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    Rights: The University of Waikato
    Published 20 November 2007 Referencing Hub media

    Nobel prize winner, Sir Paul Nurse, thinks that there may be ways of doing science that do not rely on simply generating and testing hypotheses.

    Research often relies on generating and testing hypotheses. What are some of the advantages and disadvantages of doing science in this way?


    School student: Do you think we can understand this by generating hypotheses designing experiements to address that single hypotheses or do you think we that there needs to be a change in the fundemental approach to research?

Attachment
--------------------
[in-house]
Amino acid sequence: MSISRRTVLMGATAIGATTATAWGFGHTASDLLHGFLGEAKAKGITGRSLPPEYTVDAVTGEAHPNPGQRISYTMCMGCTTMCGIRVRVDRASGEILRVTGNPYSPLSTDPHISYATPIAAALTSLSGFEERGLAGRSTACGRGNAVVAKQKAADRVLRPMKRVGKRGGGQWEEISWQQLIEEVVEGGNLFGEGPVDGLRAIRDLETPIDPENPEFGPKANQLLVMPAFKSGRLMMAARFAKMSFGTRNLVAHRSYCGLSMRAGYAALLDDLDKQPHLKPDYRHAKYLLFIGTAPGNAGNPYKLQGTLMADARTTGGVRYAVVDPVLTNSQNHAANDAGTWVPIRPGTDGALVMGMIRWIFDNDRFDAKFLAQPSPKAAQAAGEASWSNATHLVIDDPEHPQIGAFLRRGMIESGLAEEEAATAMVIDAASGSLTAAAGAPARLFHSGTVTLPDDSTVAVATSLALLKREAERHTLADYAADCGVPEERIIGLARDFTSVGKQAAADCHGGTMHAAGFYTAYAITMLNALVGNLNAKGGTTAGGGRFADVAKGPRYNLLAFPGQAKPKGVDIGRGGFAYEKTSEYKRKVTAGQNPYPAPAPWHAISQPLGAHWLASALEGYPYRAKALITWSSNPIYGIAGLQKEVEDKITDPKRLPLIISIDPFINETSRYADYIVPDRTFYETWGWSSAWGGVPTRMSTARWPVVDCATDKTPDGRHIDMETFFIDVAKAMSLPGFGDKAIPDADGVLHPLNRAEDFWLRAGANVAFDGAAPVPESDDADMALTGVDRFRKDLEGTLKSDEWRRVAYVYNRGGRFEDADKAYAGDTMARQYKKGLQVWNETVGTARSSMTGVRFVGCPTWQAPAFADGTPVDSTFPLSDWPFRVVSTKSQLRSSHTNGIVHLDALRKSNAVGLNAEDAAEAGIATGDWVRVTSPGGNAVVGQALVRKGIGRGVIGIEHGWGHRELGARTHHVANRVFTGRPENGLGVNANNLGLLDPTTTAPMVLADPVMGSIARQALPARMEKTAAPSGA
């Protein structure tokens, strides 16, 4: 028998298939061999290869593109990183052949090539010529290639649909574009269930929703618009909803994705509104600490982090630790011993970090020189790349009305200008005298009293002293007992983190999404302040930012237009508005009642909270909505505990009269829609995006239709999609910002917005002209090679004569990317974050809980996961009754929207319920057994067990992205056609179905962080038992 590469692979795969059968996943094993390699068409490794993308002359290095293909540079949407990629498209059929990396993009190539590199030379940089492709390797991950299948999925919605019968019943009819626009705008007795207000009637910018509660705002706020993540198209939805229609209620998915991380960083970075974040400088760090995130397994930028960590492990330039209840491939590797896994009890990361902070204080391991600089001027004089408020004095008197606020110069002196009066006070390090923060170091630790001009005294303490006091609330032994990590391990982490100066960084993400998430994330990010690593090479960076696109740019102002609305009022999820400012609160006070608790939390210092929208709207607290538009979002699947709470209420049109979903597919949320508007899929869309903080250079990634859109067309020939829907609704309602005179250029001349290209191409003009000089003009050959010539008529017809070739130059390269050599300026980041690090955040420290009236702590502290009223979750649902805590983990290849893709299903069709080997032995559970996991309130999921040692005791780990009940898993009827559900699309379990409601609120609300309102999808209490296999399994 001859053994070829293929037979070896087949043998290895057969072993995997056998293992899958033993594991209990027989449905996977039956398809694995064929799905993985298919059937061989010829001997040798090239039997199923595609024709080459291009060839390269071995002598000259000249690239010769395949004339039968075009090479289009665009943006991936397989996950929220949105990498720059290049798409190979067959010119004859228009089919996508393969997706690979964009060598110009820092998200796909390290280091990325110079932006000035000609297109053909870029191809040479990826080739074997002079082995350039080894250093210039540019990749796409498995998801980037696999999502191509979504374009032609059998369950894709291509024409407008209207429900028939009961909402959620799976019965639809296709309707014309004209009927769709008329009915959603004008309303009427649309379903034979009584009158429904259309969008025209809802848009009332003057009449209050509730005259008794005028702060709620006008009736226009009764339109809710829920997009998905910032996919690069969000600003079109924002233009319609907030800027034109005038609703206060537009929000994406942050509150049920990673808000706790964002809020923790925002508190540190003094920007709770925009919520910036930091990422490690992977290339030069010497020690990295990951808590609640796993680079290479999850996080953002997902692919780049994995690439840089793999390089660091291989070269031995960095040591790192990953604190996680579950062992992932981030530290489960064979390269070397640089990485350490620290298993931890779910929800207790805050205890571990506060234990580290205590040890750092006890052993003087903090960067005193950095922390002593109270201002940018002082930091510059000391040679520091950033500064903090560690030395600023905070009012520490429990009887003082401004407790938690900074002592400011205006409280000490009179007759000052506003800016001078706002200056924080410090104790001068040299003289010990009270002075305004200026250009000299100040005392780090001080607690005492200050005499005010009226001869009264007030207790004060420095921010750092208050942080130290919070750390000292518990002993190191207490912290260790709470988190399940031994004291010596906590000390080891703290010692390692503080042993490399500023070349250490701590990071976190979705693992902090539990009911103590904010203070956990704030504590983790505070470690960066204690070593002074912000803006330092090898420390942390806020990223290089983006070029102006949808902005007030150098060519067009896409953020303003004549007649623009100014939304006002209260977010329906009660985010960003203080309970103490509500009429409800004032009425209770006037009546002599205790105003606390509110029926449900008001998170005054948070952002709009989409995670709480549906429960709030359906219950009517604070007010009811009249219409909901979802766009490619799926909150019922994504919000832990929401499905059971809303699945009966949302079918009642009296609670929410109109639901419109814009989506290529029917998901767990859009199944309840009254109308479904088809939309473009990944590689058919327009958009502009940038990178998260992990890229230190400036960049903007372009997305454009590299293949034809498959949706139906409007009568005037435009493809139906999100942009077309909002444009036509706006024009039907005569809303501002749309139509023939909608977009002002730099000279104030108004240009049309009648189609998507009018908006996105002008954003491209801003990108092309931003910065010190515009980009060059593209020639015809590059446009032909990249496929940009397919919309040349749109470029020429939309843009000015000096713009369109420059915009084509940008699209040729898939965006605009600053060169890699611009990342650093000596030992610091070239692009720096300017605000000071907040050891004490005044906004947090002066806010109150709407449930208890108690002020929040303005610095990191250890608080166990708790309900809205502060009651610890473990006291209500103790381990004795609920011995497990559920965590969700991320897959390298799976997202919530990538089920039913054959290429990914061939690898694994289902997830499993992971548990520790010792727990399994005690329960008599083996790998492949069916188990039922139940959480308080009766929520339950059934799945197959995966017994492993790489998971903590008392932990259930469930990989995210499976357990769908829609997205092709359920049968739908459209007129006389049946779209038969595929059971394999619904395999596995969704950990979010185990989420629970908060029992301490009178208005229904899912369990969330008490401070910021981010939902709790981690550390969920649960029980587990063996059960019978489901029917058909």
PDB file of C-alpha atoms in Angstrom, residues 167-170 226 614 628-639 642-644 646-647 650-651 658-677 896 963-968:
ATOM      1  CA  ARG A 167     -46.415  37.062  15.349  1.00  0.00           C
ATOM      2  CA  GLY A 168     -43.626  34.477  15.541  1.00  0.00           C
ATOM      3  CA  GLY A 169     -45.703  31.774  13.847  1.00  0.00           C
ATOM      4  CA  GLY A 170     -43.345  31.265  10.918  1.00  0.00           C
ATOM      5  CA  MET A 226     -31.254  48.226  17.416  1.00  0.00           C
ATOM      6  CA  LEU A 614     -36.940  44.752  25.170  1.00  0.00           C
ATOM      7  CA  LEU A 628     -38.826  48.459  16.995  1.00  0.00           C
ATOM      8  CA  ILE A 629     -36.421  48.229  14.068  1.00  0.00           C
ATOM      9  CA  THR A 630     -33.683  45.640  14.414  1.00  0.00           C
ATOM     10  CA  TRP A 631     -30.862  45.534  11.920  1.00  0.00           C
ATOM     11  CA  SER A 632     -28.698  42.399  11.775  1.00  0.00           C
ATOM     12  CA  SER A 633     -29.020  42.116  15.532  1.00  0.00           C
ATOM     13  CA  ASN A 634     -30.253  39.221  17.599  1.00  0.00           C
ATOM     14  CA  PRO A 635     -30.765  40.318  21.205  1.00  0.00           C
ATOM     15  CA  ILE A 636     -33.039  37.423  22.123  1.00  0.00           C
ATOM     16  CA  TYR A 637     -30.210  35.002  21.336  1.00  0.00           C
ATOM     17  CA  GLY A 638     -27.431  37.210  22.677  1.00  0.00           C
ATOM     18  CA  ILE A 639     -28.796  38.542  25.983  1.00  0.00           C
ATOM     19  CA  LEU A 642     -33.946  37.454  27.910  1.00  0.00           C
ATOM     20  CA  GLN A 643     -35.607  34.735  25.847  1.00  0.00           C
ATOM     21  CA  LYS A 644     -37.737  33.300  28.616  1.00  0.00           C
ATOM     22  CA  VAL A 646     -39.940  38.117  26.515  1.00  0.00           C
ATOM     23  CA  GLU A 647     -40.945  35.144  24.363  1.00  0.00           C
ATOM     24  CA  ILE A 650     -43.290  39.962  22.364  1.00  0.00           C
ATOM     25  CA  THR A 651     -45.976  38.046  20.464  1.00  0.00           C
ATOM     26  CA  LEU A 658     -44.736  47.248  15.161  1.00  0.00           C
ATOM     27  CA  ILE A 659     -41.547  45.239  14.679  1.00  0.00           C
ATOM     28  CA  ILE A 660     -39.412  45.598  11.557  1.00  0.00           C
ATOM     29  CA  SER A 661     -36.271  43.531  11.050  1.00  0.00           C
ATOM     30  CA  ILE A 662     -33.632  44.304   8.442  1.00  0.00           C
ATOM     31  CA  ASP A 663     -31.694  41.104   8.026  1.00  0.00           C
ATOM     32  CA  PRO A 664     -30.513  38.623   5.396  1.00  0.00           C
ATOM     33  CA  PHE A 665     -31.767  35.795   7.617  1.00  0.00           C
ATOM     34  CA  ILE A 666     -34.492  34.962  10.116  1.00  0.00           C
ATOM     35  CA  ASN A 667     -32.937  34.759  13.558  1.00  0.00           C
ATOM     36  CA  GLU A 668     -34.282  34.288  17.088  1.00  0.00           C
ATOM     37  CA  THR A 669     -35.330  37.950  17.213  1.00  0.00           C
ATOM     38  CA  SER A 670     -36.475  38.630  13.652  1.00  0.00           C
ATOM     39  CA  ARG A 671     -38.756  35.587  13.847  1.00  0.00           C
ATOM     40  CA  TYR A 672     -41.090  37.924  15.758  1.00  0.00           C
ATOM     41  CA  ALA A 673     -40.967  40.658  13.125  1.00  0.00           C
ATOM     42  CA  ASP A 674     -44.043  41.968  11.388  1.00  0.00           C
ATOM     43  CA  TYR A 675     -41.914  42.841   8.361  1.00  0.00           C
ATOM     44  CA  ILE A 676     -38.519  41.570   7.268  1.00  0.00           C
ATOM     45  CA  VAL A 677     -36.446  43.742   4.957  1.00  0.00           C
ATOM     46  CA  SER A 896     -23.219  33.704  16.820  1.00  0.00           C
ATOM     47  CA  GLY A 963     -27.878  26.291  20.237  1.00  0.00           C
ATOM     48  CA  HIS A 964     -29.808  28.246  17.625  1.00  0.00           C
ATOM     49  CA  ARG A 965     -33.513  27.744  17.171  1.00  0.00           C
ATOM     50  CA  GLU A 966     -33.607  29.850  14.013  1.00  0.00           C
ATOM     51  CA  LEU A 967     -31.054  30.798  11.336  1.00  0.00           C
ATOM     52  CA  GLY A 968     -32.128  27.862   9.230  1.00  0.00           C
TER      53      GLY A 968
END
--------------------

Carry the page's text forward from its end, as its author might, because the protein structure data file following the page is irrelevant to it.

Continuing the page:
Sir Paul Nurse: I think that science is carried out by different people in different sorts of ways, and that there can be a danger when scientific administrations and so on, the people who dole out money, get too obsessed with one particular way of doing it. And hypothesis-driven science is in the present all the rage particularly in America. And it’s good, hypothesis-driven science, but it is by no means the only way to do investigations. And sometimes just playing around in an area which is interesting and observing what nature tells you can tell you a lot more than by having a very clear hypothesis about it, which is limited by your own brain. You need hypothesis at certain stages of the scientific process, but you also need to, at other stages, make observations, try and get some ideas about what is going on.